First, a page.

October's UK manufacturing PMI supported the poor signal sent by the ‘flash’ reading, falling to 46.2 – the lowest since May 2020. Moreover, businesses appear to expect weak conditions to continue, with employment declining for the first time in nearly two years.
However, the survey did show a reduction in input and price pressures. This, combined with signs that the economy is heading into a recession and the prospect of further fiscal tightening, should moderate the Monetary Policy Committee's appetite for the large rate increases markets are expecting in 2023.
Martin Beck, chief economic advisor to the EY ITEM Club, says: “The manufacturing PMI fell to 46.2 in October from 48.4 in September. The sector's PMI has broadly been on a downward trend since the start of the year, but October's index showed the weakest activity – outside of the pandemic – since 2009.
“The details of the survey raised more concerns as respondents reported a significant fall in new orders. This was driven by an especially fast decline in domestic sales, with survey respondents reporting that high stock levels and subdued confidence were significant issues, while a weakening global economy was also a consideration. The slowdown in the manufacturing sector has been more dramatic than in services, and businesses appear to expect these conditions to remain in place. This is evidenced by the first contraction in job creation numbers since December 2020.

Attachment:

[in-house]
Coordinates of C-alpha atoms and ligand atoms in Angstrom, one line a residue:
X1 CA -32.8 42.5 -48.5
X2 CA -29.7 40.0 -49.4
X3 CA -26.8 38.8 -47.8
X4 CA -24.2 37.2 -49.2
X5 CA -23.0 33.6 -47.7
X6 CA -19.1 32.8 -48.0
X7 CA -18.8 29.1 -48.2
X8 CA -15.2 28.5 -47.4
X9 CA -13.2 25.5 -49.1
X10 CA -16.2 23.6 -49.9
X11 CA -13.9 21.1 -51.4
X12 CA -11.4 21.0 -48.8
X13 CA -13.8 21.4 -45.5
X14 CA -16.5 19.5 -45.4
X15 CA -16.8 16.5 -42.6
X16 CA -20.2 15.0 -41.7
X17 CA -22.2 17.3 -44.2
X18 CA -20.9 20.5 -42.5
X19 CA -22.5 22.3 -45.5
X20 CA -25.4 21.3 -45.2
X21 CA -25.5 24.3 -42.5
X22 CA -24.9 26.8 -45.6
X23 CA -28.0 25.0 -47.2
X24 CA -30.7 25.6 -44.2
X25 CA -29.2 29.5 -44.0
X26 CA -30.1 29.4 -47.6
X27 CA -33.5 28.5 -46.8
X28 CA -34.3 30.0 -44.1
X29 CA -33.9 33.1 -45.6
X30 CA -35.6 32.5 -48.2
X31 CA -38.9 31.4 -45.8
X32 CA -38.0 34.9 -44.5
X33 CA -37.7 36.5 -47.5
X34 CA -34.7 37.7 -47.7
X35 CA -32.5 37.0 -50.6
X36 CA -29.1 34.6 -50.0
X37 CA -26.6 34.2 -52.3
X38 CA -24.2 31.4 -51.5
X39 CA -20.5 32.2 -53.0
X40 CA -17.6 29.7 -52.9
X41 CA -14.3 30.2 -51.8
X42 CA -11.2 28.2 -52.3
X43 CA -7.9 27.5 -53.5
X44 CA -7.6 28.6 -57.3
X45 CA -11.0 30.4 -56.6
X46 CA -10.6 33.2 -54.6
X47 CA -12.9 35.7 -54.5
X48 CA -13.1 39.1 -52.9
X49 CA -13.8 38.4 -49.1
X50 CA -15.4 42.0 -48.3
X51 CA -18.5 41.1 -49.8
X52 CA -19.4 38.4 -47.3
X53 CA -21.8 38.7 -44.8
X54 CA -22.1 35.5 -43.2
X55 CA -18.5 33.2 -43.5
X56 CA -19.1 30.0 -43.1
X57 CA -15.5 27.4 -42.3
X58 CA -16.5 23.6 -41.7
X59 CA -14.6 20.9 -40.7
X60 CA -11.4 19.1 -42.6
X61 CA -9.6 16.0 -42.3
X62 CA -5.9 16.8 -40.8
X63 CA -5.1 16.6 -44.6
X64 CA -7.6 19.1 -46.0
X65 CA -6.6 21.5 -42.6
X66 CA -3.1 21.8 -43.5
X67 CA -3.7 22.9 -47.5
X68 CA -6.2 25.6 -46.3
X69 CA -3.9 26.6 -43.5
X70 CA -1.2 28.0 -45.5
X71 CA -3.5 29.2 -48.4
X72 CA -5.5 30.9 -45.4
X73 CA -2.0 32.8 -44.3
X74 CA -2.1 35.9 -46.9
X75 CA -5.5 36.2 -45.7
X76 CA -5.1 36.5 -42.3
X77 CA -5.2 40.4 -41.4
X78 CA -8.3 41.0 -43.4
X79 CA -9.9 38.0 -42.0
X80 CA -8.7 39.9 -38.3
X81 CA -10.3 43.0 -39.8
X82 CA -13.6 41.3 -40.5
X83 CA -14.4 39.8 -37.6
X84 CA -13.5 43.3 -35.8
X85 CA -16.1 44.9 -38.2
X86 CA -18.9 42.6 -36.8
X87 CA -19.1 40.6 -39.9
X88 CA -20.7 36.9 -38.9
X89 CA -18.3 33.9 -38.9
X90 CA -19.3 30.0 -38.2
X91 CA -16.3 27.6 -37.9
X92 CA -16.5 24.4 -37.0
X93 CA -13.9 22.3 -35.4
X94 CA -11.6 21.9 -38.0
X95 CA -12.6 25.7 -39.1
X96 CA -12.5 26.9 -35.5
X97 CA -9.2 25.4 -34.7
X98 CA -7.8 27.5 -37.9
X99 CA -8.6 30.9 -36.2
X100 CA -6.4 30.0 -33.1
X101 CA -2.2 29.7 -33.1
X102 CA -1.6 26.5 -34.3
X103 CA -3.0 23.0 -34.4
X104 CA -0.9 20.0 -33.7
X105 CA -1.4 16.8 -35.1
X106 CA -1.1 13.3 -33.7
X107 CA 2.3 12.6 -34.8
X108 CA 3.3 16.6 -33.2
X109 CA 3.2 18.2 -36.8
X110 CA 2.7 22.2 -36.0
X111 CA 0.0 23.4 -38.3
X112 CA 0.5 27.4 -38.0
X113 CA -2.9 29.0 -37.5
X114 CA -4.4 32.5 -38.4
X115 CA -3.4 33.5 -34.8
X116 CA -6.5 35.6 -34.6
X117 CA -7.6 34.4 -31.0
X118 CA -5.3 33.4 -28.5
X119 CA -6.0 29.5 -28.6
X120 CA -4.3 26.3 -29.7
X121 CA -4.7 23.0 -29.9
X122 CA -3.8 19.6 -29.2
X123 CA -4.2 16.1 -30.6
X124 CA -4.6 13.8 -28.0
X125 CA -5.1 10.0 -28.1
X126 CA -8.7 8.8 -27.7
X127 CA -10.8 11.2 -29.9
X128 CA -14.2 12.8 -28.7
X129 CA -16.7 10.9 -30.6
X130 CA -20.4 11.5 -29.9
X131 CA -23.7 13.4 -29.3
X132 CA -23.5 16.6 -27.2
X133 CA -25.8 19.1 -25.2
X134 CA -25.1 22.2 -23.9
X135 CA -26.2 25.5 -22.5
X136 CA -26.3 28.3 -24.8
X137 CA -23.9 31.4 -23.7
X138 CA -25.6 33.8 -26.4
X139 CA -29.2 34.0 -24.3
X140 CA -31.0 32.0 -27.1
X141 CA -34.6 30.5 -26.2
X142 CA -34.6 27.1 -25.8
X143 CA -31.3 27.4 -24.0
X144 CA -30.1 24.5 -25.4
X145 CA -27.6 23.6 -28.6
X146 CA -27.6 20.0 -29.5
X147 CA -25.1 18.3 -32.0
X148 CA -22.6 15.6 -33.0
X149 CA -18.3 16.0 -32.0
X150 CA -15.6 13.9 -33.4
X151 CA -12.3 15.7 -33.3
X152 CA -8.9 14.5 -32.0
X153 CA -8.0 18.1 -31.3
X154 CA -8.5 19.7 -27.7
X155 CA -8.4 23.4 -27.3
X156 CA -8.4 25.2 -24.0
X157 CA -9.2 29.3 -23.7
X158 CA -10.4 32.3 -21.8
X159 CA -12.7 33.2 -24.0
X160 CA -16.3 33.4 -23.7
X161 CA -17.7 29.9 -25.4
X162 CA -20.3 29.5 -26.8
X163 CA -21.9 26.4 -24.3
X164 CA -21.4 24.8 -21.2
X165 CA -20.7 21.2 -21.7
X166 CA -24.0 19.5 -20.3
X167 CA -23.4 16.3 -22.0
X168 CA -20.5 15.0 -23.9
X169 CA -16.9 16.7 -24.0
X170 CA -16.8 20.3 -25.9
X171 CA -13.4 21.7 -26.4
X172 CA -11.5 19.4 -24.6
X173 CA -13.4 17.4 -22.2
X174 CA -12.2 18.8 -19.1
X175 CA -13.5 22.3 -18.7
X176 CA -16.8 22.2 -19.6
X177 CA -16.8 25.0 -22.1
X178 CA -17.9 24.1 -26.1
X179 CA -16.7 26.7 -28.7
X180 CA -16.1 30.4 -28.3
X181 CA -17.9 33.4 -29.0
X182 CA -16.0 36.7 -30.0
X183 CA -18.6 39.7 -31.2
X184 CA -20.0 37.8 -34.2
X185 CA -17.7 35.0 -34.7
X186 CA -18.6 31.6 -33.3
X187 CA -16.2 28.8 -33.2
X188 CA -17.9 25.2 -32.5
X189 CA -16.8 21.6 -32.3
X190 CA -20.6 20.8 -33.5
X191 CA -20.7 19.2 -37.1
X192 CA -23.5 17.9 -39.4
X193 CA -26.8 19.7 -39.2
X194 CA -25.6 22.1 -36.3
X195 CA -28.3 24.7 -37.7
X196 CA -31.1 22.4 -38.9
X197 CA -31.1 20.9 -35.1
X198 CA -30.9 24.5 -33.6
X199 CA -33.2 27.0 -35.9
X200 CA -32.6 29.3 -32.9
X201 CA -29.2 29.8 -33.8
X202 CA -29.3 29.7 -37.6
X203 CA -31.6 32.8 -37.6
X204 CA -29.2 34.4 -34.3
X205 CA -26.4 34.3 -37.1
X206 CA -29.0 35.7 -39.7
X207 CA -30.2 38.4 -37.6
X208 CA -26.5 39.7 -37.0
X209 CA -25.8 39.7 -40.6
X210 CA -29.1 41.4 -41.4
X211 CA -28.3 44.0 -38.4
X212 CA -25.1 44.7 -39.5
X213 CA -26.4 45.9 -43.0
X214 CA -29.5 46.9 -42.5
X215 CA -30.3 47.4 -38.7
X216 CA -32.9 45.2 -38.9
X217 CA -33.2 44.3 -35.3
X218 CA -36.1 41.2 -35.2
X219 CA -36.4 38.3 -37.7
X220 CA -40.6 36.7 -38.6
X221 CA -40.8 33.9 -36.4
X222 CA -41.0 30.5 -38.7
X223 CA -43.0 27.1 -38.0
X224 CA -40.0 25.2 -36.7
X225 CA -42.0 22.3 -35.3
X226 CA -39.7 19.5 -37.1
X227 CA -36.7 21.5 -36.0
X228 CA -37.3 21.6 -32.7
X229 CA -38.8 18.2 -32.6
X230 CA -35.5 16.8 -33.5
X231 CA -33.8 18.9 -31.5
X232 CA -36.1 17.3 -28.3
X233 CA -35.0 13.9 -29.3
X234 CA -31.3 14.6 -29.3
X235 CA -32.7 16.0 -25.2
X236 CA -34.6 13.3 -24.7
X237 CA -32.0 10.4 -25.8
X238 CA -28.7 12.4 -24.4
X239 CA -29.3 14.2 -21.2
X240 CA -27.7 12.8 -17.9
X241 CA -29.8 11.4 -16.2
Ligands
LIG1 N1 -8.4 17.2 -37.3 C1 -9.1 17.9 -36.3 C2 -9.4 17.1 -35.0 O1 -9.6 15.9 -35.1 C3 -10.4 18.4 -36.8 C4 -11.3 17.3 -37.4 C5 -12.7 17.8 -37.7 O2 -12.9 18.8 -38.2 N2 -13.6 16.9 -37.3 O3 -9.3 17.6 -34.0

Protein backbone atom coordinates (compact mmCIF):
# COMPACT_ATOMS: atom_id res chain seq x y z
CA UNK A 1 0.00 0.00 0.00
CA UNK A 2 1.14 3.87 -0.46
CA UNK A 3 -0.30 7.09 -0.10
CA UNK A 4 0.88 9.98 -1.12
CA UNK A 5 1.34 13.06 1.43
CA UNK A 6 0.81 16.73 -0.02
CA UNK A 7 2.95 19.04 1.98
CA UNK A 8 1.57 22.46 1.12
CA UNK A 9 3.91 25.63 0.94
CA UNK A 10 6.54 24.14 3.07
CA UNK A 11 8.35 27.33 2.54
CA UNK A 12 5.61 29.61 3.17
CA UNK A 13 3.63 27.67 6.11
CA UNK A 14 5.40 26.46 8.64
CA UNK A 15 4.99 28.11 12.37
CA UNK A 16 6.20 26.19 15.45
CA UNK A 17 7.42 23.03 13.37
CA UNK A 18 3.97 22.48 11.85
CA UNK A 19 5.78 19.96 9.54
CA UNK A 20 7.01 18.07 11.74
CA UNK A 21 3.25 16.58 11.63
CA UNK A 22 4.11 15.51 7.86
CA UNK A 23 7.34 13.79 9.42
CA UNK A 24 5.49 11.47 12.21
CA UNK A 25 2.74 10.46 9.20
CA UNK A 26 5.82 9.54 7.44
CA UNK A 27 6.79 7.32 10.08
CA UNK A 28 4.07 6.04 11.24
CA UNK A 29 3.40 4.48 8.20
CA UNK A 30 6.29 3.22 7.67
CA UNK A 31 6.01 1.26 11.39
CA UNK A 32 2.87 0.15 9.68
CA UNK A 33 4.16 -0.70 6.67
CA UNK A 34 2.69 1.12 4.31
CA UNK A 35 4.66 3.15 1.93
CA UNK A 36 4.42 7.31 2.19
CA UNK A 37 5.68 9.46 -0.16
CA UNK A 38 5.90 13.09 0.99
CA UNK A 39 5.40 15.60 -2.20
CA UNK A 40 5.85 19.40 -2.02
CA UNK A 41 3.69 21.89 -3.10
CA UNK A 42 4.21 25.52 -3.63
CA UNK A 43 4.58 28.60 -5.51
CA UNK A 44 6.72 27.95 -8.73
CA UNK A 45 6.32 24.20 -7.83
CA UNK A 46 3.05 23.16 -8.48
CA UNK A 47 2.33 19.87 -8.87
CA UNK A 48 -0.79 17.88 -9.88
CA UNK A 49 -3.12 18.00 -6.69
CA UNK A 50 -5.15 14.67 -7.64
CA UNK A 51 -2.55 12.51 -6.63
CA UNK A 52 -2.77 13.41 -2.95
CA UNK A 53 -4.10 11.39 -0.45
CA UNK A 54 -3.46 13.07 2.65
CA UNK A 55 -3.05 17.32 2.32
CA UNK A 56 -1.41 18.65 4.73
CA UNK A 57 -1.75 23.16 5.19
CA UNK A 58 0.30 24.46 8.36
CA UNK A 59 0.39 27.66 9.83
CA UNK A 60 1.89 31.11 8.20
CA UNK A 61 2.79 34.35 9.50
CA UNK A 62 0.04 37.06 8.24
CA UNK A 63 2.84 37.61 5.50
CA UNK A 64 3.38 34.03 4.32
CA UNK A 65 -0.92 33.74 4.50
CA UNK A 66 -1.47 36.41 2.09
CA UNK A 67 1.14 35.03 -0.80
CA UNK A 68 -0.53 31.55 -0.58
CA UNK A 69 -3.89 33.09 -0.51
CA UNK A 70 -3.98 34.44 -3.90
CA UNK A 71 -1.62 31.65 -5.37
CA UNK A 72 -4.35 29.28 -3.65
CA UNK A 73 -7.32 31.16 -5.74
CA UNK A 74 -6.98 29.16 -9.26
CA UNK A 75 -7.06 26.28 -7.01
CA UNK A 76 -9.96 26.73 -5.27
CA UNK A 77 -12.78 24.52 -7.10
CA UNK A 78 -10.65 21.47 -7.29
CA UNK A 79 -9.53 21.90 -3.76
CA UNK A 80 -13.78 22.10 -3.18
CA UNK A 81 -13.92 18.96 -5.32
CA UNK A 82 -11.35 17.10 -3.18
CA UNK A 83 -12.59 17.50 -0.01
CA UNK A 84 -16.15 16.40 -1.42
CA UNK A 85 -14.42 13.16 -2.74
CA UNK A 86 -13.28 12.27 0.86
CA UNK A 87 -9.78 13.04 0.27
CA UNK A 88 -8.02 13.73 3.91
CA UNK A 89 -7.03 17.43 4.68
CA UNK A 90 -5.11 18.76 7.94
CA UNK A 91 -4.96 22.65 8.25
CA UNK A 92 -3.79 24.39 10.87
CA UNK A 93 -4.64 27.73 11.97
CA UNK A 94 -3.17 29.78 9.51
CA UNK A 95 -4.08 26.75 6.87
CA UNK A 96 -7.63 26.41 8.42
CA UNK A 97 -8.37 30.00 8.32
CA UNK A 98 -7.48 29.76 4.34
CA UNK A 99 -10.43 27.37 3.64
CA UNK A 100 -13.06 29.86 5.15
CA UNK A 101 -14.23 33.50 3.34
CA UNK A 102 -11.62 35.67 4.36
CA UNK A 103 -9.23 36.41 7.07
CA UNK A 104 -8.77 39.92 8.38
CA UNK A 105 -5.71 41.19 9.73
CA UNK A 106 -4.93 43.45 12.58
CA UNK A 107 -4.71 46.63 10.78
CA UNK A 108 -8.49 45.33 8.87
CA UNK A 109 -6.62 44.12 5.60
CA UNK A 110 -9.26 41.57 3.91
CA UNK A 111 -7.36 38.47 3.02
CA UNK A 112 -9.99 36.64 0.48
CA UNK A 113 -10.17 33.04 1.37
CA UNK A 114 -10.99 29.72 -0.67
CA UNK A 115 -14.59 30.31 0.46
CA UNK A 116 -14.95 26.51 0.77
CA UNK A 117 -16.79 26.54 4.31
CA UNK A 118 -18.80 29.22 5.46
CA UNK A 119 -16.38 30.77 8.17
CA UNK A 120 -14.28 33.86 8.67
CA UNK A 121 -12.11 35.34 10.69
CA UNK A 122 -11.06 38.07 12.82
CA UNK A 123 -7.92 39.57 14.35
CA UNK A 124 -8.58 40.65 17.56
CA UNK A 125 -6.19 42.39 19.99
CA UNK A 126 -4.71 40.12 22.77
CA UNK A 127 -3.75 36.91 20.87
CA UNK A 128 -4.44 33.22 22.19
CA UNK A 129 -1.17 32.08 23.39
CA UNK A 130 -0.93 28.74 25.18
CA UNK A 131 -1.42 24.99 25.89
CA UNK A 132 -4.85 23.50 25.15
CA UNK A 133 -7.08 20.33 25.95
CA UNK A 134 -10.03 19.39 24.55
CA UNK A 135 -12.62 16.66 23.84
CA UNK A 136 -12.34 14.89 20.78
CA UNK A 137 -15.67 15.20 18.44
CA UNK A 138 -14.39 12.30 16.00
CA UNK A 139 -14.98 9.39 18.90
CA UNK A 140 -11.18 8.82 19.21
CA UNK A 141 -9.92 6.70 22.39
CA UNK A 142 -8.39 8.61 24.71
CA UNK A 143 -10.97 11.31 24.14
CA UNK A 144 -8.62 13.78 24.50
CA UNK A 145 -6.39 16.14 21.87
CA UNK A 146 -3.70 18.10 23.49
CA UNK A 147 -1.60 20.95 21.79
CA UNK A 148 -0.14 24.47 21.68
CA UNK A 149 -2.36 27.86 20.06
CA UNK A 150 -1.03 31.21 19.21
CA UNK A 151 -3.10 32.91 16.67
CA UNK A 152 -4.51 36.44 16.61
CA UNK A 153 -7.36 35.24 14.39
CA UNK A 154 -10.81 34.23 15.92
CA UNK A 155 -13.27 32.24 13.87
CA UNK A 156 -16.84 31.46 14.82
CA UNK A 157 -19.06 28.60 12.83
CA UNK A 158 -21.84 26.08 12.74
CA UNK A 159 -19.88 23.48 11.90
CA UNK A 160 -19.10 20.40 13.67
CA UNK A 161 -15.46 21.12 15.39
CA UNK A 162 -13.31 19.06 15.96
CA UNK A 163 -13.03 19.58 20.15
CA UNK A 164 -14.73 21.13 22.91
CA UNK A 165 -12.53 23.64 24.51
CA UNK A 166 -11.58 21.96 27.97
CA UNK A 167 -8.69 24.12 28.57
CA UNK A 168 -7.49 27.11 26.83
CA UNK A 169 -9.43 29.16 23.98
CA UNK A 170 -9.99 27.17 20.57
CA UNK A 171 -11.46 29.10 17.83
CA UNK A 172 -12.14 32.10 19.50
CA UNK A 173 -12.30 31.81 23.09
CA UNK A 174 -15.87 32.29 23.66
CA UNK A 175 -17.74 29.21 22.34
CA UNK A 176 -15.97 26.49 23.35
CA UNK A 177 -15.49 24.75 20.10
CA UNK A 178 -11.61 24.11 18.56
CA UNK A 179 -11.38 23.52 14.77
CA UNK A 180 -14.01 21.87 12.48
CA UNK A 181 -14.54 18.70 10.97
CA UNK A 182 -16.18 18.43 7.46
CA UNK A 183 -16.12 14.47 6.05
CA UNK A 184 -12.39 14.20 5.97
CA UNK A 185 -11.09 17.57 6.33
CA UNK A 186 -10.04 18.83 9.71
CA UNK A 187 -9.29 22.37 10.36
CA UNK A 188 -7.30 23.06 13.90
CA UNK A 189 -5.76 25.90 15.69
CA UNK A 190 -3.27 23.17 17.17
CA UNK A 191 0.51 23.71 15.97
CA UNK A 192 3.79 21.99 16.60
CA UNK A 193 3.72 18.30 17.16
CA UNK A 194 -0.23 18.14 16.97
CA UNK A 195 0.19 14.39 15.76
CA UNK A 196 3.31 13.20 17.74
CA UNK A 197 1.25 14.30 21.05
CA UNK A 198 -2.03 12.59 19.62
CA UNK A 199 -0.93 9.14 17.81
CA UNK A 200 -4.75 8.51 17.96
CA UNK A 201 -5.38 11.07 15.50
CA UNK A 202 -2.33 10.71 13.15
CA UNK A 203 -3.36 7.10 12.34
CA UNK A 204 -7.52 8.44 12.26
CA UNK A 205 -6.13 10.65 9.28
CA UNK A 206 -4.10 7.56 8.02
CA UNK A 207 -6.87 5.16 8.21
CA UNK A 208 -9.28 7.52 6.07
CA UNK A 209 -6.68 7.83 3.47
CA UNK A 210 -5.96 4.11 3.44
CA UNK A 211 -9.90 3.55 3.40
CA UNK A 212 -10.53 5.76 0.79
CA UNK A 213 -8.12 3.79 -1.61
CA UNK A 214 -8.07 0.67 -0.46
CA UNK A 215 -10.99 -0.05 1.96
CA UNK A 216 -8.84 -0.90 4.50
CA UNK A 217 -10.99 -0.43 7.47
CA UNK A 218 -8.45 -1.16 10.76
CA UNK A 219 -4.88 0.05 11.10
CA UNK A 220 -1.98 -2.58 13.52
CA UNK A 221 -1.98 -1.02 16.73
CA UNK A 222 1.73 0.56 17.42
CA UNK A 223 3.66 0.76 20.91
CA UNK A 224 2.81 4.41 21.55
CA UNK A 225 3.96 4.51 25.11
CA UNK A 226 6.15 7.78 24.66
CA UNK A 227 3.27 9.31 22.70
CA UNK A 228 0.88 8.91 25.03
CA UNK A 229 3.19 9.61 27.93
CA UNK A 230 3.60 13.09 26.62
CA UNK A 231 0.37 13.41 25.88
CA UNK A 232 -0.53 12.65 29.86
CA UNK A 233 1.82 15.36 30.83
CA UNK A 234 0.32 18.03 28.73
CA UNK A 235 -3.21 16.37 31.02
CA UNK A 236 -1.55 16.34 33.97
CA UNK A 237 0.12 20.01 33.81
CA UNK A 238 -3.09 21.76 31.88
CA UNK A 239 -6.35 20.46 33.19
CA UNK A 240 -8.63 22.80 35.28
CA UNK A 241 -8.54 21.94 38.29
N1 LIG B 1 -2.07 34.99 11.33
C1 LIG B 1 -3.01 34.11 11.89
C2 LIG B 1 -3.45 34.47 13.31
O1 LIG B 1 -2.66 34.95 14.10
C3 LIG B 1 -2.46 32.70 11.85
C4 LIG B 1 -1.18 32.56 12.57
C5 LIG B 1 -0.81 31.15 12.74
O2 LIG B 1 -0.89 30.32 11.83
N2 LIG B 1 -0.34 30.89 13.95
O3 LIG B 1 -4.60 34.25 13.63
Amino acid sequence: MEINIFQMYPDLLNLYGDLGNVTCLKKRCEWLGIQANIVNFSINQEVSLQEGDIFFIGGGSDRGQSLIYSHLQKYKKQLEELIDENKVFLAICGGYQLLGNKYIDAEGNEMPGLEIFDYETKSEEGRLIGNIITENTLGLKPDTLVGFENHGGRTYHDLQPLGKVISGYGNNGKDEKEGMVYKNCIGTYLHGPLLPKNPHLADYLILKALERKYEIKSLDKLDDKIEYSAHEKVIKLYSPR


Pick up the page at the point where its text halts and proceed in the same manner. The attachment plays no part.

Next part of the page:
“While a weak pound added to the cost burden in October, the survey pointed to a slight easing in both price and cost pressures overall. The combination of easing price pressures and falling activity strengthens the expectation from the EY ITEM Club that, despite the recent re-pricing, market expectations for interest rates remain much too high for 2023. The EY ITEM Club still expects rates to rise by 75bps later this week, with an outside chance of a smaller, 50bps increase.”